This analytical piece delves into key trends in the US consumer demand and spending behavior, examining their potential implications for container demand dynamics, particularly on the transpacific trade lane.
We have identified five primary trends – shifting consumer spending patterns, weight of consumer debt and cautious expenditure, repercussions of rising interest rates on spending behavior, dynamics of savings habits and consumer confidence, and the surge in back-to-school shopping.
Subsequently, we delve into their impacts on the container and shipping industry, addressing both general consequences and specific effects. This includes a focus on the upcoming US holiday shopping season, the broader dynamics of global trade, and an examination of the outlook for the year 2024.
Summary of trends and implication over container demand
In short term, the diminishing US consumer demand presents mixed implications for container shipping. Back-to-school shopping and temporary demand surges may boost container transportation briefly. However, the evolving US holiday shopping season, influenced by factors like inflation, rising prices, and reduced savings, could create demand volatility. Uncertain consumer sentiment may lead to demand fluctuations, affecting supply dynamics, pricing, and rates.
For the medium term, these trends suggest a shift in consumer spending patterns in the US, with consumers accumulating credit card debt due to essential purchases and rising inflation. Altered holiday shopping trends and economic constraints could further dampen container demand. Cargo types transported by containers may shift, impacting supply chains and trade routes. Evolving preferences and spending habits in the US may reduce demand for certain exported Asian products.
In the long term, the implications for container shipping become more substantial. Rising interest rates and credit card debt burden could lead to prolonged cautious consumer spending. The changing US holiday shopping season, marked by restrained spending, may persist. Long-term implications include potential disruptions to global supply chains and container demand. Reduced US imports, especially from China, pose a significant challenge to container shipping and global economies. China’s role in international markets, particularly in industries like industrial equipment and consumer electronics, may be severely affected. This may lead to manufacturing slowdowns, supply chain disruptions, and job losses.
Key trends in the US consumer demand and spending behavior
Shifting consumer spending patterns
The adjusted annualized growth of the gross domestic product (GDP) for the US was 2.4% in the second quarter of 2023. This marked an increase from the 2% growth observed in the first quarter, aligning closely with the average growth of 2.1% recorded in the last 10 years.
The substantial contribution to the ongoing expansion came from consumer spending, accounting for approximately 70% of the total GDP. In Q2 2023, there was a 1.6% year-on-year increase in spending growth. While spending showed positive trends for both goods and services, it was the services sector that played the key role in driving this growth. As per Deloitte Insights, overall consumer spending is expected to grow at 1.9% year-on-year in 2023. Consumer spending on services is expected to increase by 3.1% in 2023 and by 4.7% in 2024; however, spending on durable goods is expected to decrease in 2023.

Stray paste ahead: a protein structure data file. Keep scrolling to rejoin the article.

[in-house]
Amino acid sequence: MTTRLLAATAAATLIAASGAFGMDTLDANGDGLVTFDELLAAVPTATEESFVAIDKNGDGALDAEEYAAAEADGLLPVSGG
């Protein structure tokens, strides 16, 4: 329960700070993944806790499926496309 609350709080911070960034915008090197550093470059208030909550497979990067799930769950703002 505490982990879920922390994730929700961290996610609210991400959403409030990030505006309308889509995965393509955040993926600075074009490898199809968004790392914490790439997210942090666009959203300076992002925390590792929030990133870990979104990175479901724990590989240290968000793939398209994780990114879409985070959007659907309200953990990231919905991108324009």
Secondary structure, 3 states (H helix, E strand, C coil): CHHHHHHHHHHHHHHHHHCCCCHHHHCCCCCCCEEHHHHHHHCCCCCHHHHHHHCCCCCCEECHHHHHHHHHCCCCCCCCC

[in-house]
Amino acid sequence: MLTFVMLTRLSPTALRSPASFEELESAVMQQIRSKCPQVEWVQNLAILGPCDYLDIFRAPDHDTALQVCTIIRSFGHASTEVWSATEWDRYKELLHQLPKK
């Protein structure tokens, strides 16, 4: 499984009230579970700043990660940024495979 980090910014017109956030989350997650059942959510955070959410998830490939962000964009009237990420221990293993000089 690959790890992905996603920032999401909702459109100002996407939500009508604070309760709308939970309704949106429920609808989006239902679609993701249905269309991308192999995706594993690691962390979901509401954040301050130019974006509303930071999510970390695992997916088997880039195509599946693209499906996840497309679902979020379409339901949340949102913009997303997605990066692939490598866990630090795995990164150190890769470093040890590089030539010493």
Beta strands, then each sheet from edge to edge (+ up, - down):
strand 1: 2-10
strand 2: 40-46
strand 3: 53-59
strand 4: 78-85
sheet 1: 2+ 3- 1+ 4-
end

Additionally, imports of consumer goods in US are declining since Q3 2022 due to shift in consumer spending patterns favoring essential items over non-essential goods. This has led U.S. importers to be more cautious when introducing fresh inventory.
Source: Trading Economics
Impact on container demand ↓
Debt burden and consumer caution
A complicating factor is the increasing credit card debt faced by Americans, which has surpassed $1 trillion, according to a recent survey from the Federal Reserve Bank of New York. The survey highlights an increase in credit card balances by $45 billion, reaching a total of $1 trillion, while the overall household debt has surged to $17.06 trillion. This increase in debt can lead to financial stress, reduced consumer spending, slower economic growth, and potential defaults. Moreover, this can also increase the use of credit cards for essential purchases rather than non-essential ones due to prolonged inflationary pressures.
Source: Federal Reserve Bank of New York
*Includes retail cards and other consumer loans
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Rising interest rates and its influence on spending behavior
The surge in interest rates has triggered a notable shift in Americans’ spending behavior, particularly in relation to their credit card usage. As interest rates have steadily risen, consumers are becoming more cautious about accumulating additional charges on their credit cards. There exists an inverse correlation between consumer spending and interest rates, meaning that when interest rates are elevated, consumer spending tends to decline.
Additionally, it can also prompt consumers to boost their savings as they can potentially earn higher returns. According to the Bureau of Economic Analysis, on a seasonally adjusted annual basis, personal nonmortgage interest payments in the second quarter of 2023 have surged by 48% compared to the corresponding period the previous year, amounting to $462.6 billion now as opposed to the earlier $313.1 billion.
In essence, rising interest rates are curbing credit card spending and prompting greater savings due to increased borrowing costs and the prospect of higher returns on savings. This is demonstrated by the significant uptick in nonmortgage interest payments.
Impact on container demand ↓
Savings behavior and consumer confidence
Despite the challenges, Americans are prioritizing savings, with the second quarter savings rate as a percentage of disposable income rising to 4.4% from 3.2% the previous year. This inclination towards saving suggests a more cautious consumer approach. While increased savings could contribute to economic stability, it might concurrently limit the expansion of consumer demand for imported goods.